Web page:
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" Fiction is obliged to stick to possibilities. Truth isn't "

Twain, Mark


 
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Tuesday, 26 August 2008 02:44

We are pleased to welcome you to TruthChecker!  The goal of this website is to serve as an information clearinghouse on topics related to truth and deception.  Our mission is to provide accurate information to researchers, consumers, vendors and those who simply wish to know more about truth and deception.  

The website is divided into three main sections:

1.  Definitions and Research

The Definitions subsection provides an overview of attitudes towards truth and deception in Western cultures, from ancient history to the present day.  One of the earliest statements about the importance of truth comes from the Old Testament imperative:  "Thou shalt not bear false witness".  Amongst the Greek philosophers, we see differing views in the works of Plato, who asserted that leaders were entitled to deceive for the good of the community, and Aristotle, who felt that lying degraded one's moral character under any circumstances.  In American culture, the line between liar and truth teller is used to separate villains--Benedict Arnold--from heroes--George Washington.

On the lite side, you will find a quotations list and facts about famous deceivers and truthtellers of times past.

The Research subsection contains popular and scholarly references to research in deception detection from a variety of sources.  Most research in this area is currently conducted in laboratory studies by experimental psychologists.  However, you will also find a handful of studies based on "real world" sources such as police interviews, legal depositions and congressional testimony. 

Links to recent articles in the popular press are listed here as well.


2. Applied Current Technology lists organizations that provide services and technologies for deception detection. The main categories are:

Statement analysis - a method for identifying deception indicators in spoken and written language.  Statement analysis is an exciting research area.  It has been widely studied in western Europe, less so in the United States.  Various approaches have been developed in North America for law enforcement applications such as the analysis of suspect and witness statements.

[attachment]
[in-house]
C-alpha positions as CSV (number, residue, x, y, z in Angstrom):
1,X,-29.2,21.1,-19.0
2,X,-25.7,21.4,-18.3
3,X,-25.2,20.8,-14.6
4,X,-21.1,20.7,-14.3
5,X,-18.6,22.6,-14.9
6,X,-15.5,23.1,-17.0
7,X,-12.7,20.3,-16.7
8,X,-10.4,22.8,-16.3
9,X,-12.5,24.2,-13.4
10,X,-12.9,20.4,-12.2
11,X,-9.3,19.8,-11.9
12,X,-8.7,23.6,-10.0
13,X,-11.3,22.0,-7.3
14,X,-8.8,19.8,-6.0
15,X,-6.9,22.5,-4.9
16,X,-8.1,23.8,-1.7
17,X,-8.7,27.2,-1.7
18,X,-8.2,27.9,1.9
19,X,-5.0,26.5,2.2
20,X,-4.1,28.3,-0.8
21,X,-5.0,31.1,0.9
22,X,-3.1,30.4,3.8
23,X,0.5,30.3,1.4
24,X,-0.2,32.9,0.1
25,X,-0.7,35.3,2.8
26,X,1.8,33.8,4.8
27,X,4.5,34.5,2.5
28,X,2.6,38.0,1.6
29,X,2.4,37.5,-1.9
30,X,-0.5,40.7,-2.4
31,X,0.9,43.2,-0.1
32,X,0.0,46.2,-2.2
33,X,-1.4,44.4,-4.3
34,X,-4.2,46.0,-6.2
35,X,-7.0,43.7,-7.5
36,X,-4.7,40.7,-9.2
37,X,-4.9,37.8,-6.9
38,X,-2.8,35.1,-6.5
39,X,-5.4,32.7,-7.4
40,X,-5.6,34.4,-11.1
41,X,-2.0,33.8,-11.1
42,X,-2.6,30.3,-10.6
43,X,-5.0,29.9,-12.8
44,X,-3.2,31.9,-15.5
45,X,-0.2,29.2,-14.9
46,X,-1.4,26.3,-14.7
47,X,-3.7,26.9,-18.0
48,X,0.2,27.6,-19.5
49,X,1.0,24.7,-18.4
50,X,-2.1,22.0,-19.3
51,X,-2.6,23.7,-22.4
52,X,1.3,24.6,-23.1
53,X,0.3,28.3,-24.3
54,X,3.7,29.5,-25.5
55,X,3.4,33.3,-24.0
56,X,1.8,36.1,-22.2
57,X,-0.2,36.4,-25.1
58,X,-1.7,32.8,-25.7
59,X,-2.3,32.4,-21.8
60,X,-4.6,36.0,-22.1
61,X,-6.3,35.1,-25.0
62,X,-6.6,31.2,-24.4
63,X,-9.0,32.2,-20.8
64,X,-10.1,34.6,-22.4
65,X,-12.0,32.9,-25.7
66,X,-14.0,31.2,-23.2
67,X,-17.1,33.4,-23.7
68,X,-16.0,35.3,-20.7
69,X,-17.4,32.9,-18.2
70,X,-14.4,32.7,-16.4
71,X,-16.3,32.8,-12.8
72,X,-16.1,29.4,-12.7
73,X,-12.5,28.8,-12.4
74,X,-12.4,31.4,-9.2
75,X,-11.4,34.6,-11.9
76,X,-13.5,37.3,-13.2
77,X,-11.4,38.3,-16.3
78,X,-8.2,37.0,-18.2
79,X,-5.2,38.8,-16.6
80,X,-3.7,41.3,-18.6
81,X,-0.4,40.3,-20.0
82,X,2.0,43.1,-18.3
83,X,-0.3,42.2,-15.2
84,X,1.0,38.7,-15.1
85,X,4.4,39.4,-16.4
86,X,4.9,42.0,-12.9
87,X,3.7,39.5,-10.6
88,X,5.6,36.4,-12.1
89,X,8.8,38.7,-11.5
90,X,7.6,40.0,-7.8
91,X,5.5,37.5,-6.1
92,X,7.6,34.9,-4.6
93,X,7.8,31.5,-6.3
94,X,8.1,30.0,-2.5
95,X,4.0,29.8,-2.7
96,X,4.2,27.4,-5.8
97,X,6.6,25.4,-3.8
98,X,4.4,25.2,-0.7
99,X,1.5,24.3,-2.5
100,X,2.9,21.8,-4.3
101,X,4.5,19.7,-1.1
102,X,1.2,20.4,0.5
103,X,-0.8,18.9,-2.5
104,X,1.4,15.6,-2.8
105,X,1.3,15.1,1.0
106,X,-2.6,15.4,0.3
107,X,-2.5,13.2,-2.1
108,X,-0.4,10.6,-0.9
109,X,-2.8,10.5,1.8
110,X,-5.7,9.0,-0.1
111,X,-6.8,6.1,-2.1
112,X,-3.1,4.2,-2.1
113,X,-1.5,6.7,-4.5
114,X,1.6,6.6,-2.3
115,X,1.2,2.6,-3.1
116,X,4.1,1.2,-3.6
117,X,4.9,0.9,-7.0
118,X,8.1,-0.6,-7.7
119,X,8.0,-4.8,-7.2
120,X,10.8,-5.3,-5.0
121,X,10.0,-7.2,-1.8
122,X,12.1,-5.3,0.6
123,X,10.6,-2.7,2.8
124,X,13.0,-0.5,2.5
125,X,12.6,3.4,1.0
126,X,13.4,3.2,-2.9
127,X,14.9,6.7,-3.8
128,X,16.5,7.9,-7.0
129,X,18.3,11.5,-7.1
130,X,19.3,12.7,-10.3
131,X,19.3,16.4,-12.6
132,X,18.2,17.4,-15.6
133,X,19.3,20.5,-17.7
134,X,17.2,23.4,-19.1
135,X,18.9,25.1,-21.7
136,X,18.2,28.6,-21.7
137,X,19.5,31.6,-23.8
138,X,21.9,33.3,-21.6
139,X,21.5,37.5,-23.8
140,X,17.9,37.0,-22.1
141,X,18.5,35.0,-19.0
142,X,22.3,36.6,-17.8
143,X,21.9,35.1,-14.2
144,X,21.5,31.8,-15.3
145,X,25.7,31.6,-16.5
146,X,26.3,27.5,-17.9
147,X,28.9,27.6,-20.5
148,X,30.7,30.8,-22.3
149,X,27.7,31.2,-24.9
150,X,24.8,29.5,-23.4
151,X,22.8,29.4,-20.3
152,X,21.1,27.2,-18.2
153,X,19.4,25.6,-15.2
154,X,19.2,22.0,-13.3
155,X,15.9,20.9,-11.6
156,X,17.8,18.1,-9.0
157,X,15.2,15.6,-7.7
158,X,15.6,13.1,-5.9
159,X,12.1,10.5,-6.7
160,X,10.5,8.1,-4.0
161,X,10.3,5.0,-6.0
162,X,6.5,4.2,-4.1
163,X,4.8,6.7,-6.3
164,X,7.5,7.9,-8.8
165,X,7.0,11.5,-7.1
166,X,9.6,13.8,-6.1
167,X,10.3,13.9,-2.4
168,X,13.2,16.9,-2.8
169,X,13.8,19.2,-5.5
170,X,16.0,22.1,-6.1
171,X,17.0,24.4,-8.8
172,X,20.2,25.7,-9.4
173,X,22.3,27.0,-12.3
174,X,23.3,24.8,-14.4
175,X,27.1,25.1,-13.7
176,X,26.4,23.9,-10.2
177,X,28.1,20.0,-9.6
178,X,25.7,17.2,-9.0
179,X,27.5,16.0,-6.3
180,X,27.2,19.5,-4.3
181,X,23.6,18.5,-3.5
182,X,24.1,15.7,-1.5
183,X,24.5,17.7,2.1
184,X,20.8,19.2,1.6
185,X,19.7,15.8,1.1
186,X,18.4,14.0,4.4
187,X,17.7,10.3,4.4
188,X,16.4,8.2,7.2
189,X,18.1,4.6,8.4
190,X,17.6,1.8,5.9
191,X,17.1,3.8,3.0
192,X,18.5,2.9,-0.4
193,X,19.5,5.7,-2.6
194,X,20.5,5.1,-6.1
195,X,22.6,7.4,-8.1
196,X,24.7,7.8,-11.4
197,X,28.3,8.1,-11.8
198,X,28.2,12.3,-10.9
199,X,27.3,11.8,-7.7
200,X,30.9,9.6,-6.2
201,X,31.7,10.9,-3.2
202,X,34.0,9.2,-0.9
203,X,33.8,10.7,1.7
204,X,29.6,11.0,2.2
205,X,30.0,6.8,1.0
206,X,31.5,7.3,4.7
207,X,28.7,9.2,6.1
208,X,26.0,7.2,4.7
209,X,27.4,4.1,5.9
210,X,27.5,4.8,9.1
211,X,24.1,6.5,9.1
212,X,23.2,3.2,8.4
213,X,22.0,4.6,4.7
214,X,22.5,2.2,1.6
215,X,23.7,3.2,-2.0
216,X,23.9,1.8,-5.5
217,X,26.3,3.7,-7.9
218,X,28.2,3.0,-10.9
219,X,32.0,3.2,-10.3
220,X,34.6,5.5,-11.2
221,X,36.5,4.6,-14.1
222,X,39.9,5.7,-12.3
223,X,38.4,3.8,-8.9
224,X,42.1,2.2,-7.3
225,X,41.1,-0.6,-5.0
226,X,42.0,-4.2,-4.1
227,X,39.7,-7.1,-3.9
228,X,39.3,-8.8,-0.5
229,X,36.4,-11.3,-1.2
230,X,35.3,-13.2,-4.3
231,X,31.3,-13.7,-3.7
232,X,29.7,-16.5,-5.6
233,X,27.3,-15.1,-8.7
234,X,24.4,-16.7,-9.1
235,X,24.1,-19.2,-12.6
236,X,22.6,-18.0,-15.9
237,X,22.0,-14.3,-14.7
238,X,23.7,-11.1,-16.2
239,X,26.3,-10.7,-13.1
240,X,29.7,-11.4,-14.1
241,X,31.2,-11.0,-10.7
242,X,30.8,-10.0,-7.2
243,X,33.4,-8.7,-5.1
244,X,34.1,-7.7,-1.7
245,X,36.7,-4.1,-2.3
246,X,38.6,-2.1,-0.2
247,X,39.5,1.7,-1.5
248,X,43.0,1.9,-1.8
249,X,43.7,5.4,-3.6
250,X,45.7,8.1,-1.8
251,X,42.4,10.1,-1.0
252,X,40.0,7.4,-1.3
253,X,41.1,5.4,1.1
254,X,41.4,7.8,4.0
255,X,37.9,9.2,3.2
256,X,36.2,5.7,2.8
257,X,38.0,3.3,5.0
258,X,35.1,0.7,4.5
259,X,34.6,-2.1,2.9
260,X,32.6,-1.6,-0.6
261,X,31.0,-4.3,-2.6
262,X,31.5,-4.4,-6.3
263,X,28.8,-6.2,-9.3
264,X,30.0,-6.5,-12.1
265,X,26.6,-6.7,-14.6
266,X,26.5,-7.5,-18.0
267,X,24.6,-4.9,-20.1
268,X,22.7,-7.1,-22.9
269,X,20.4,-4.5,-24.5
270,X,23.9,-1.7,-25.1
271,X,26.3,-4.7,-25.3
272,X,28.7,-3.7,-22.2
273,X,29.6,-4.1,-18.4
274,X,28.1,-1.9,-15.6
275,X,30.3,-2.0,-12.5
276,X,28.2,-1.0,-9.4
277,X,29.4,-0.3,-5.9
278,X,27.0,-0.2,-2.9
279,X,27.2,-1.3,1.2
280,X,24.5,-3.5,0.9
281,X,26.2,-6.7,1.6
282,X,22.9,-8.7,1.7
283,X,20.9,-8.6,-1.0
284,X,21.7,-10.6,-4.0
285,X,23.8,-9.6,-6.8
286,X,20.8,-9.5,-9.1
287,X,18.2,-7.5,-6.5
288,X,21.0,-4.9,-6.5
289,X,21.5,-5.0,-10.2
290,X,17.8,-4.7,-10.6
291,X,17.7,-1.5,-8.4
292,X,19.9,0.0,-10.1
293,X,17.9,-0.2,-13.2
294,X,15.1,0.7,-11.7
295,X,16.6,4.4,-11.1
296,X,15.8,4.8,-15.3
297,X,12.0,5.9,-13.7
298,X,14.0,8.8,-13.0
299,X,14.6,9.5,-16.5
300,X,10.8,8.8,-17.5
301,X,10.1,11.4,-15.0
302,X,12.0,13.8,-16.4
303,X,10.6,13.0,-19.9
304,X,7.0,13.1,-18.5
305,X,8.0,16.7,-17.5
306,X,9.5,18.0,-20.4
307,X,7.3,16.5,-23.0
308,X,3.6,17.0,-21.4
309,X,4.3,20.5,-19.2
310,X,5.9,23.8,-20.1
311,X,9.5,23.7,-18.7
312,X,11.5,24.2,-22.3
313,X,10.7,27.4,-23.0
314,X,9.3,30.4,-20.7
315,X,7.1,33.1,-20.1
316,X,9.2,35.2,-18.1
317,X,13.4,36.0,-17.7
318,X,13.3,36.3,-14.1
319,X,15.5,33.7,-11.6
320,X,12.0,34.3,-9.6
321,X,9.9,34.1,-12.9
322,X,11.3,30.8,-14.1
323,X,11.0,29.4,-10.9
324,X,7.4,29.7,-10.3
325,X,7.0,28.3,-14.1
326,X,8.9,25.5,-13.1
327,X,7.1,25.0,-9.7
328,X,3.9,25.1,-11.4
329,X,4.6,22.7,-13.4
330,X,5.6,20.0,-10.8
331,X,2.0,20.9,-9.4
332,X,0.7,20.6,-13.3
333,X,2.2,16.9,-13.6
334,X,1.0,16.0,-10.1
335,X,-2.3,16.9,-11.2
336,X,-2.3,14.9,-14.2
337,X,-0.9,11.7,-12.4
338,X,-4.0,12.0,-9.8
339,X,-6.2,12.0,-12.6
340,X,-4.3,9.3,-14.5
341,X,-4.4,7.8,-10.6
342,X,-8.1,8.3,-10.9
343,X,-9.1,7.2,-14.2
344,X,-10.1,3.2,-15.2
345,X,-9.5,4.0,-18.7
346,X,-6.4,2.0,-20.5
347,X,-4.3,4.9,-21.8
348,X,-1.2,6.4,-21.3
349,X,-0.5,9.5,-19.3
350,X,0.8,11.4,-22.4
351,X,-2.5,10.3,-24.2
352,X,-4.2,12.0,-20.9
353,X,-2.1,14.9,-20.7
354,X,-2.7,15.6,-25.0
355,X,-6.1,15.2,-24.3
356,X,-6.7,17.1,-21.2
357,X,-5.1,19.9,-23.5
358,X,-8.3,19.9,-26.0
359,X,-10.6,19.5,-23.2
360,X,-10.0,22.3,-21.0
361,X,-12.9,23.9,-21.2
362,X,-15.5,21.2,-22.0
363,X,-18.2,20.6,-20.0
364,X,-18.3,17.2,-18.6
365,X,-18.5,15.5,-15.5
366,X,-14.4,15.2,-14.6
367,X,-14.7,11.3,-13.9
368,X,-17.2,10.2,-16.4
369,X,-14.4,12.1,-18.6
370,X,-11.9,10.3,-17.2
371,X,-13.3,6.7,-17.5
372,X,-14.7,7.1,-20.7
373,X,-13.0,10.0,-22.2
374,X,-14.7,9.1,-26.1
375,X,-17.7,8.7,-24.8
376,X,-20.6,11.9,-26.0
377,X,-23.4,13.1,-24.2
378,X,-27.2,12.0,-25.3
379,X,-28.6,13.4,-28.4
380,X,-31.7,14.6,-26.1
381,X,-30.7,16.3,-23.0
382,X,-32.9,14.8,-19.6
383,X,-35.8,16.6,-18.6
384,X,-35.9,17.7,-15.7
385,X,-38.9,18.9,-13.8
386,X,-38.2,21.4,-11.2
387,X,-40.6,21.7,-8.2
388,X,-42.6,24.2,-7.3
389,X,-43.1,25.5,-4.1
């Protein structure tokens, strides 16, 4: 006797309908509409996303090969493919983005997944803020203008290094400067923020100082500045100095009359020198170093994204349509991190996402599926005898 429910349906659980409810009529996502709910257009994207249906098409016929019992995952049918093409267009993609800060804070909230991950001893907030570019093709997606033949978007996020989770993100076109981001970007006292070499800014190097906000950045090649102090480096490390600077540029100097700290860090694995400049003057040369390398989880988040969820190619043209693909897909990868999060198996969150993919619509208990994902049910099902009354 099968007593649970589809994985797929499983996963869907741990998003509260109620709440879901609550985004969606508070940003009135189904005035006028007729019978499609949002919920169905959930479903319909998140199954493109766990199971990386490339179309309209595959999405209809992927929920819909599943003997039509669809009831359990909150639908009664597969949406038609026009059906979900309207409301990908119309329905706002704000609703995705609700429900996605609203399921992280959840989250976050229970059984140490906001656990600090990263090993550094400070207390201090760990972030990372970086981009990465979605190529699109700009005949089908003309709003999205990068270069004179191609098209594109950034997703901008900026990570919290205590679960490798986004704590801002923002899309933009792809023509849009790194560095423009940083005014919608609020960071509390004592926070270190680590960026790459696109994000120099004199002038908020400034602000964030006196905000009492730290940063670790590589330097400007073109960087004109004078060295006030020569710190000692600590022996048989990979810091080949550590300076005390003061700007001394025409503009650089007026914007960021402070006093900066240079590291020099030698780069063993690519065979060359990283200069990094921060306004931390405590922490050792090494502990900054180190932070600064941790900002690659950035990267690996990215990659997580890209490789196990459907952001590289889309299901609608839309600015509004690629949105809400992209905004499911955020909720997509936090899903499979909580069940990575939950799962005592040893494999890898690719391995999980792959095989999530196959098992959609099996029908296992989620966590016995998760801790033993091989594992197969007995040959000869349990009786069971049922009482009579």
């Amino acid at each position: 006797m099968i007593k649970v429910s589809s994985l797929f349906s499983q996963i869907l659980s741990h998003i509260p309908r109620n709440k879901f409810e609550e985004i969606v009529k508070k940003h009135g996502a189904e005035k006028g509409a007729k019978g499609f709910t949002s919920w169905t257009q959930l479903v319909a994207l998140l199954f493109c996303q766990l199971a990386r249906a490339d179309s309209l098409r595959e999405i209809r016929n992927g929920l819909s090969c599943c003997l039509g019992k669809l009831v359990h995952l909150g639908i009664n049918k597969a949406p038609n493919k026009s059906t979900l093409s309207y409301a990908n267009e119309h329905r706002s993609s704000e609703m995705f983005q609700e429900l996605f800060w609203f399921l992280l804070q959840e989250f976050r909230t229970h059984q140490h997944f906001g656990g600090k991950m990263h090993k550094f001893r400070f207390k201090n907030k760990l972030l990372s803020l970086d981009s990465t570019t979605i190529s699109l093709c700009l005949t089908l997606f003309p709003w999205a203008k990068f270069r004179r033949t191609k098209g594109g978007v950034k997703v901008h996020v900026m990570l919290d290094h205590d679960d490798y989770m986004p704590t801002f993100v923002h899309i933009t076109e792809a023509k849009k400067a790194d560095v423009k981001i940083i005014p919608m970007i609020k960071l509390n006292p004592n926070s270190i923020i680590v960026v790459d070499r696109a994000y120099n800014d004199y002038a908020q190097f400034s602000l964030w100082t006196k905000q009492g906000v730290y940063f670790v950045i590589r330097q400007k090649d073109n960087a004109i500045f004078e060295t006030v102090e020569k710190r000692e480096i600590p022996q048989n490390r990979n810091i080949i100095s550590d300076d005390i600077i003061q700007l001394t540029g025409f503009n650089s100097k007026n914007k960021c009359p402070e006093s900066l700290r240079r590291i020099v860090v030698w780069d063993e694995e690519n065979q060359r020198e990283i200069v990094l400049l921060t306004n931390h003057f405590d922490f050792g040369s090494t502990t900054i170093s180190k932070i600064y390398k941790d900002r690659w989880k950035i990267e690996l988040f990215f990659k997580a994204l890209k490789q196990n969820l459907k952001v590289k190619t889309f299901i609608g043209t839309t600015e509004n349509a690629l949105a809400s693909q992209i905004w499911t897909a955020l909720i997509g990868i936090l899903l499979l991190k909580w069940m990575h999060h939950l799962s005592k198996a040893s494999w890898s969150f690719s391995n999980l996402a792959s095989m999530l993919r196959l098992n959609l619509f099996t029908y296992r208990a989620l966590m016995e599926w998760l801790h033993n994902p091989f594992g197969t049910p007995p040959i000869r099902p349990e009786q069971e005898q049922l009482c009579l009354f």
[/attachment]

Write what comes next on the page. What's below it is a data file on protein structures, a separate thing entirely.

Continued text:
Computer voice stress analysis(CVSA) - technologies that measure variations in voice and muscle frequencies.  Voice stress devices have been purchased by many law enforcement organizations in the US to assist in suspect and witness interviews. Although gaining in popularity, their efficacy and accuracy are a matter of dispute among those who have developed and tested them.

Polygraph testing - the traditional lie detector, which measures variations in galvanic skin response, blood pressure, breathing rate and other physiological responses to stress.  In the hands of a skilled examiner, the polygraph has proved to be a productive investigative tool. However, like statement analysis and voice stress analysis, it is not admissible as courtroom evidence.

Functional Magnetic Resonance Imaging (fMRI) - a new technology that measures brain activity to distinguish deceptive from truthful answers.  Laboratory tests of brain imaging and deception detection suggest that this will be an important technology.  It remains to be seen whether the considerable cost and expertise required for fMRI's can be offset by its success in 'real world' application.

Personality/Honesty Tests - often used in hiring and employee assessment, these tests are aimed at determining the likelihood of deceptive or dishonest behavior.

3. TruthChecker Blog

Keep up with the latest developments and opinions!

Last Updated on Thursday, 30 September 2010 13:52
 
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